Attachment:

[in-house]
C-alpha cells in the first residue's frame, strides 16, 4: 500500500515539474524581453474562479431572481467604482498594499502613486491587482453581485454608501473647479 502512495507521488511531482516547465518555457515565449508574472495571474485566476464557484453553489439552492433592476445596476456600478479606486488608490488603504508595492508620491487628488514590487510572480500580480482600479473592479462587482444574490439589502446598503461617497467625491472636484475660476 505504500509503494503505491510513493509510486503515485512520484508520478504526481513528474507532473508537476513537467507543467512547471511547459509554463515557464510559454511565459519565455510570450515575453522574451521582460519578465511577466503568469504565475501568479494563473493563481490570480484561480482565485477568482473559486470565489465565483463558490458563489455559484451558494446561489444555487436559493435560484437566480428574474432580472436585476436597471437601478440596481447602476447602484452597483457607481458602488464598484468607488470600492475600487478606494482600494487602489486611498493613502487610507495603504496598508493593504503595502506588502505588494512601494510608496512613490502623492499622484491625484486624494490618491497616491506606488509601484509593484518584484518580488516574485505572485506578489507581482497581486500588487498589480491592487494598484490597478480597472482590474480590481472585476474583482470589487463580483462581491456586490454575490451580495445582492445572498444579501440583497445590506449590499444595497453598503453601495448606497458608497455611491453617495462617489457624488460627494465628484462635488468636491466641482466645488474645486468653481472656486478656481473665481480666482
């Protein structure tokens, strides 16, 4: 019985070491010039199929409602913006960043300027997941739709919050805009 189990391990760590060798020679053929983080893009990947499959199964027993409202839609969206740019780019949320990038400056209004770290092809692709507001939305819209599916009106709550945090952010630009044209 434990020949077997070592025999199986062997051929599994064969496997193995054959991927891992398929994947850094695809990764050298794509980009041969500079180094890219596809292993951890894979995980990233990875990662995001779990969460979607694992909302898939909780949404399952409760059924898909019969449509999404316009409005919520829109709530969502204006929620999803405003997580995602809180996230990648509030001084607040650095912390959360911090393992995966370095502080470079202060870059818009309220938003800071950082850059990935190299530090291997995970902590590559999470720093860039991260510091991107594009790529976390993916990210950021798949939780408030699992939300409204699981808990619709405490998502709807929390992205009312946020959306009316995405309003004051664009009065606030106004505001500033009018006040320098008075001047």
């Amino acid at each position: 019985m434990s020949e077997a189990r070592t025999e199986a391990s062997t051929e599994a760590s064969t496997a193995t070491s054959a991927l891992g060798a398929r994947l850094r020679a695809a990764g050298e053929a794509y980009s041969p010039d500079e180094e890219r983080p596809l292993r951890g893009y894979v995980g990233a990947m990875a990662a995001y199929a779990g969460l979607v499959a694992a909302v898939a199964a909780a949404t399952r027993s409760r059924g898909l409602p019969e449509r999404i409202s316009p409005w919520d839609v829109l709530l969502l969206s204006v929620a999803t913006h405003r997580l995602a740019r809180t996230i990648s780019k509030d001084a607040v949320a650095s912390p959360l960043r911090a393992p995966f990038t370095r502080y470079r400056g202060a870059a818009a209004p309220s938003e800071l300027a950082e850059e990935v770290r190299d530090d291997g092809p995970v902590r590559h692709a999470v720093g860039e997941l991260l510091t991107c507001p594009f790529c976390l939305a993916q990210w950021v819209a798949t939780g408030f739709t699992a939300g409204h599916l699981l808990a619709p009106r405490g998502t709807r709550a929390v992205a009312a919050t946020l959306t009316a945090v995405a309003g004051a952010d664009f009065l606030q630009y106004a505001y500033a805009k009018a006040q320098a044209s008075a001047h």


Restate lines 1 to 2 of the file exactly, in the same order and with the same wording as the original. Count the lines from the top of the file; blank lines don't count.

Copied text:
[in-house]
C-alpha cells in the first residue's frame, strides 16, 4: 500500500515539474524581453474562479431572481467604482498594499502613486491587482453581485454608501473647479 502512495507521488511531482516547465518555457515565449508574472495571474485566476464557484453553489439552492433592476445596476456600478479606486488608490488603504508595492508620491487628488514590487510572480500580480482600479473592479462587482444574490439589502446598503461617497467625491472636484475660476 505504500509503494503505491510513493509510486503515485512520484508520478504526481513528474507532473508537476513537467507543467512547471511547459509554463515557464510559454511565459519565455510570450515575453522574451521582460519578465511577466503568469504565475501568479494563473493563481490570480484561480482565485477568482473559486470565489465565483463558490458563489455559484451558494446561489444555487436559493435560484437566480428574474432580472436585476436597471437601478440596481447602476447602484452597483457607481458602488464598484468607488470600492475600487478606494482600494487602489486611498493613502487610507495603504496598508493593504503595502506588502505588494512601494510608496512613490502623492499622484491625484486624494490618491497616491506606488509601484509593484518584484518580488516574485505572485506578489507581482497581486500588487498589480491592487494598484490597478480597472482590474480590481472585476474583482470589487463580483462581491456586490454575490451580495445582492445572498444579501440583497445590506449590499444595497453598503453601495448606497458608497455611491453617495462617489457624488460627494465628484462635488468636491466641482466645488474645486468653481472656486478656481473665481480666482